Re: What Is This Style / Technique?
- Hello, John.
I can't personally answer your question (yet), but here are some
pictures that might interest you.
In the Z_Scale list's "Files" section, I've posted a couple old
pictures of the B&O bridge over the Potomac River at Harpers Ferry,
West Virginia. You can find them in the "Pics" folder as
HarpersBridge1 and HarpersBridge2, or use the following URLs.
These pictures were taken years ago, but this bridge and the other
bridge visible to the right still exist and are used heavily. A
number of railroad bridges have been constructed and re-constructed
at Harpers Ferry over the last 150 years, and in old photos several
appear to have planking beside and/or between the rails. I can't say
exactly why, but it may be to accomodate foot and vehicle traffic
over the bridges for maintenance purposes. Unless one crosses one of
these railroad bridges, one must travel four or five miles and cross
two rivers to get to the opposite bank, so it would make sense to
have a pedestrian- or truck-friendly bridge deck for maintenance
I was fortunate enough to have a chance to visit Harpers Ferry last
week while on vacation. I'll take a look at my photographs to see if
the plankwork is still there. Unfortunately it would be hard to get a
close-up shot of the bridge deck itself nowadays without doing some
serious trespassing. :-(
I picked up a book on the bridges and transport-related construction
at Harpers Ferry through the years, but haven't had a chance to take
a good look at it yet. If I find any useful details about the planked
bridge decks, I'll let you know.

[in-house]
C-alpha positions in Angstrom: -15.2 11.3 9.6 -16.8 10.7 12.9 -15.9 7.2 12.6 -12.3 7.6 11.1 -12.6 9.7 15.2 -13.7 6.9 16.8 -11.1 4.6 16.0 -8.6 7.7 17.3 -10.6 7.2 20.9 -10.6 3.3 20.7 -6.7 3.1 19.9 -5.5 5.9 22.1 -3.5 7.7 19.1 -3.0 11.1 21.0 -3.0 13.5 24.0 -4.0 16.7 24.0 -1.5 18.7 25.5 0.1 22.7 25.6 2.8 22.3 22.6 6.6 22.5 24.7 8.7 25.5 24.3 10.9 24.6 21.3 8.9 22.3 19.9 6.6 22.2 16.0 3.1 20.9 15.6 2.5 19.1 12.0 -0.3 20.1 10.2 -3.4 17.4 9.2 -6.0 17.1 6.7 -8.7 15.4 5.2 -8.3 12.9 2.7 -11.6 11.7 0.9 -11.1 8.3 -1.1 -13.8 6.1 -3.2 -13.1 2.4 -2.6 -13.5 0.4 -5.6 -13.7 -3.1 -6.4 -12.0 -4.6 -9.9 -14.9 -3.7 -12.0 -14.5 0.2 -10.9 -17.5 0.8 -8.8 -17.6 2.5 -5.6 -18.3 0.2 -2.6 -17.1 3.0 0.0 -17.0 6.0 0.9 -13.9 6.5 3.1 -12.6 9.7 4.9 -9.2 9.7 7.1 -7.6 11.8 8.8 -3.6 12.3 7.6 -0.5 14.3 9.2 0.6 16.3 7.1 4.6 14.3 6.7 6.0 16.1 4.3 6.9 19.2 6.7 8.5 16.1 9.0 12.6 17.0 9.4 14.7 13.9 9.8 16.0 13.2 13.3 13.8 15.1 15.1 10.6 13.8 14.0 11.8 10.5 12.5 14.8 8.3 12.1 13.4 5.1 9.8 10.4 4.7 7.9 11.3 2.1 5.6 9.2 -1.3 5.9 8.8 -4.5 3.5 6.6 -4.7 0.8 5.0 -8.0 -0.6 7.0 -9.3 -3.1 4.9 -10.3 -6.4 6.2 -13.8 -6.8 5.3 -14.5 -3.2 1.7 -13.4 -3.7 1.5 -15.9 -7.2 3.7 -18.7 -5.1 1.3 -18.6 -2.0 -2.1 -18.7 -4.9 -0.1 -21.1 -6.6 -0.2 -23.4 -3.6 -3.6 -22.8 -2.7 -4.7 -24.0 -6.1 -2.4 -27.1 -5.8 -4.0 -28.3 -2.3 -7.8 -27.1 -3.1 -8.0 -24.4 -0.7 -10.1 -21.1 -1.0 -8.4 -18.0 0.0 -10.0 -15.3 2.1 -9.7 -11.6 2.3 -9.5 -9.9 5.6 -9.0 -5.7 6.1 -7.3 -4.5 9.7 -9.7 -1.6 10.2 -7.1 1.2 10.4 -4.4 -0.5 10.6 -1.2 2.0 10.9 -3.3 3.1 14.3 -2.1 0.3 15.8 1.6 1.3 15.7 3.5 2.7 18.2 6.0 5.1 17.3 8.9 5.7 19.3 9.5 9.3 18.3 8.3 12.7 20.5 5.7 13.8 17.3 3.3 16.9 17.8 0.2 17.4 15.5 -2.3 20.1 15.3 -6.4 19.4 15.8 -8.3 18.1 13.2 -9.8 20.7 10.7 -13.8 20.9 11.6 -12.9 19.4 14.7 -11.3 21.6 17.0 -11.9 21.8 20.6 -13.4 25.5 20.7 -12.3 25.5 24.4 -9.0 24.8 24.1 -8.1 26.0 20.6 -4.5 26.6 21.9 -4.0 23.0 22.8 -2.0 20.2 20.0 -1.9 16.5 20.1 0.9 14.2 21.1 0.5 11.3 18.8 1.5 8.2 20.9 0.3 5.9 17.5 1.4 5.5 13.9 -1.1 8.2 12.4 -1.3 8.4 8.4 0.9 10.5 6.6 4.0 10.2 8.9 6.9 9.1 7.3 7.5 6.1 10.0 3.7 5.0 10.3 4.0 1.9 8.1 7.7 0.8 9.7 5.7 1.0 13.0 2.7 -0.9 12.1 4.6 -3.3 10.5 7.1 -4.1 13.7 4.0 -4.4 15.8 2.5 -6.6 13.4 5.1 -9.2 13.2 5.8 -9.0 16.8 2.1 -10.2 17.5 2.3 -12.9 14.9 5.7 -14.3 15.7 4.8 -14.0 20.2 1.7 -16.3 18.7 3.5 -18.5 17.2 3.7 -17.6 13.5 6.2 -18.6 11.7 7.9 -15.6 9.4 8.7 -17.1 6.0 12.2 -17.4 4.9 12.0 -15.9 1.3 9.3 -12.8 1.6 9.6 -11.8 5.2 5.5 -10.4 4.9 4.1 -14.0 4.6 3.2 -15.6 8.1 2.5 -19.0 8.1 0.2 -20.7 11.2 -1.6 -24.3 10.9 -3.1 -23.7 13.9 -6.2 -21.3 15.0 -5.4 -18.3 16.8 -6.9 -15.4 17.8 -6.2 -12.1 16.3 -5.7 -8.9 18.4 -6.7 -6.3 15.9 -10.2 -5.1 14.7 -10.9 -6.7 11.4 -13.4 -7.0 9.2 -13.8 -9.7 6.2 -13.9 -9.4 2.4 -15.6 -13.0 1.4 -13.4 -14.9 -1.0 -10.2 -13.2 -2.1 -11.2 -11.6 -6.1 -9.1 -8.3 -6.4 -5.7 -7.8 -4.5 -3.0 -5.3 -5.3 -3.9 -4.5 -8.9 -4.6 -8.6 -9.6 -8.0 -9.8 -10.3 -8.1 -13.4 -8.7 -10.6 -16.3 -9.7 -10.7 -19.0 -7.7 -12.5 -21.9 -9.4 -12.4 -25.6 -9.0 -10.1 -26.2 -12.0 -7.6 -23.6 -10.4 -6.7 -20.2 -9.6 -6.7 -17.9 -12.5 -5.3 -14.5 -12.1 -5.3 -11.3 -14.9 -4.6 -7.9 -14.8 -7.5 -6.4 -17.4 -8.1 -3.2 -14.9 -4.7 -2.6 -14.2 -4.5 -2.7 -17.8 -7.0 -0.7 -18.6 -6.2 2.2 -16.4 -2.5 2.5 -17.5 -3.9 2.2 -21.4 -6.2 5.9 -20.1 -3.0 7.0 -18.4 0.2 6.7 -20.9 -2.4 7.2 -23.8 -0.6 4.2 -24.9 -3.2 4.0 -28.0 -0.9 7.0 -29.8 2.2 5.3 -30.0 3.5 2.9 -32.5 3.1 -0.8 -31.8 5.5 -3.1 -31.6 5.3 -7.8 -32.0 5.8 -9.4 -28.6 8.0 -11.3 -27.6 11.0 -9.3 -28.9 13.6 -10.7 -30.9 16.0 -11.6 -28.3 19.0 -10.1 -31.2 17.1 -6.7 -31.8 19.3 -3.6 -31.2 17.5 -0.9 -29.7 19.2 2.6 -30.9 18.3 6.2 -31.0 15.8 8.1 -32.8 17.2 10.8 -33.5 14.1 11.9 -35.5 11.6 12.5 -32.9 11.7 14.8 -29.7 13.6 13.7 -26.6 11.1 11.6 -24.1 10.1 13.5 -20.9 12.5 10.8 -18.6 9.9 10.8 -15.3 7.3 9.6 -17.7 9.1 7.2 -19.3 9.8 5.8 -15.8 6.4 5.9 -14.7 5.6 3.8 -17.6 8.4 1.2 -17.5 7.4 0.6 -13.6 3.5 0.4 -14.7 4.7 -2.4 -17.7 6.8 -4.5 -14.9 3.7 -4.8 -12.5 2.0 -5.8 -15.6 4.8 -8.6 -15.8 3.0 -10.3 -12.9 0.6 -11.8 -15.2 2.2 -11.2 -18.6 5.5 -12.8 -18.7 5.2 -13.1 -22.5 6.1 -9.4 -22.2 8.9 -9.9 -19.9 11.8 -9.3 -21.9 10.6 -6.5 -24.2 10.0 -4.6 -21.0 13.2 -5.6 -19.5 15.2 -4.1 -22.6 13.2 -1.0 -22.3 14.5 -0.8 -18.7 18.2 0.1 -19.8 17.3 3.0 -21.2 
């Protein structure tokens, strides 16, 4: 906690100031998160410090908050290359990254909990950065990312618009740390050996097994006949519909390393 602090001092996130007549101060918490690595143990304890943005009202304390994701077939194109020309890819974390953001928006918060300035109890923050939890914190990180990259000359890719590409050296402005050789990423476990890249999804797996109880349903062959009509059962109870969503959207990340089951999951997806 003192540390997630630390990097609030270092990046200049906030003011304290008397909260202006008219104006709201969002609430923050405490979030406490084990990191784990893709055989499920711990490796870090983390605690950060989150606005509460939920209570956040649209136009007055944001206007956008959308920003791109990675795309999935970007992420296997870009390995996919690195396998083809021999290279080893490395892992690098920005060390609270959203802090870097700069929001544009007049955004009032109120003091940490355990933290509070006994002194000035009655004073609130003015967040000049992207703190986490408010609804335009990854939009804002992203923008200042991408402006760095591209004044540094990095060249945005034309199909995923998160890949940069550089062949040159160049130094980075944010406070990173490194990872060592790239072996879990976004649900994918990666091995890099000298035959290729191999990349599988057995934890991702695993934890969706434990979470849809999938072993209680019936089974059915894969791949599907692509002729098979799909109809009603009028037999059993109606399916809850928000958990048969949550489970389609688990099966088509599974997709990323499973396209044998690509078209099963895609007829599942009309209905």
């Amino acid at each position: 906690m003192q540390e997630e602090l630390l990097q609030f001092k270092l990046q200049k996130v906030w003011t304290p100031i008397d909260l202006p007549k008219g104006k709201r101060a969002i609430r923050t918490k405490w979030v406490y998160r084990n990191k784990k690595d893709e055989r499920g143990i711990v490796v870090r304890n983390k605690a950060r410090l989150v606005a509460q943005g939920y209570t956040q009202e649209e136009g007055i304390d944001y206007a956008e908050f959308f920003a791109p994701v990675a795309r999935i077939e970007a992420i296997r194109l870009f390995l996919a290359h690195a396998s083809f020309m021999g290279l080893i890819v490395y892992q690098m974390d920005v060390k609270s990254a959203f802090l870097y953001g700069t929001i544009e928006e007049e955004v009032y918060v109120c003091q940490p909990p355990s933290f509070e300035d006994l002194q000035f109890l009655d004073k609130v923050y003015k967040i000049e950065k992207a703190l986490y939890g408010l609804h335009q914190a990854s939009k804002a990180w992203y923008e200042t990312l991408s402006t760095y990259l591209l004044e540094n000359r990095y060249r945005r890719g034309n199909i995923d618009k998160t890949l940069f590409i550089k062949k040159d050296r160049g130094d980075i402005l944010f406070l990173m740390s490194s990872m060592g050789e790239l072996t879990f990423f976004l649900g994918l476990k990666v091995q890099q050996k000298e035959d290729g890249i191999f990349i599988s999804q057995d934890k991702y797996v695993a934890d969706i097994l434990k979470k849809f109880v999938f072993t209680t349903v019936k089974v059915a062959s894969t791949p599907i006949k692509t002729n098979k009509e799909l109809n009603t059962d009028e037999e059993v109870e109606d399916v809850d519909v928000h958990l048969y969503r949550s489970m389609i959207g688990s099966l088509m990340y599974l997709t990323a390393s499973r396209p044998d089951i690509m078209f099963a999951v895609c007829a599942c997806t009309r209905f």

-- Andy Hunting
> In the April 2001 issue of Model Railroader on page 72 there is aphoto
> of some trestle work. I'm interested in the track pictured in thesurface
> foreground. It appears that between the rails the ties have been
> covered over by wood or ?
> I'm familar with this look where track intersects a road and the
> pavement / road material covers the ties to provide a uniform
> for the road, but why would it be done here?
The foot and vehicle traffic does make sense. I've also seen this on
very short sections although I'm not sure that matters.
The reason I was asking is that due to some damaged ties on a short,
elevated (sans sub-roadbed) section of my track I decided to try
something different and thought this idea might work well.
I wonder what would be a good material to use for this look. Originally
I considered bass wood strips, but given the tight tolerances under the
train I would not want the temp/humidity raising any strips. I suppose
styrene etched and painted would work also.
Any idea on what material is used when a pavement or concrete look is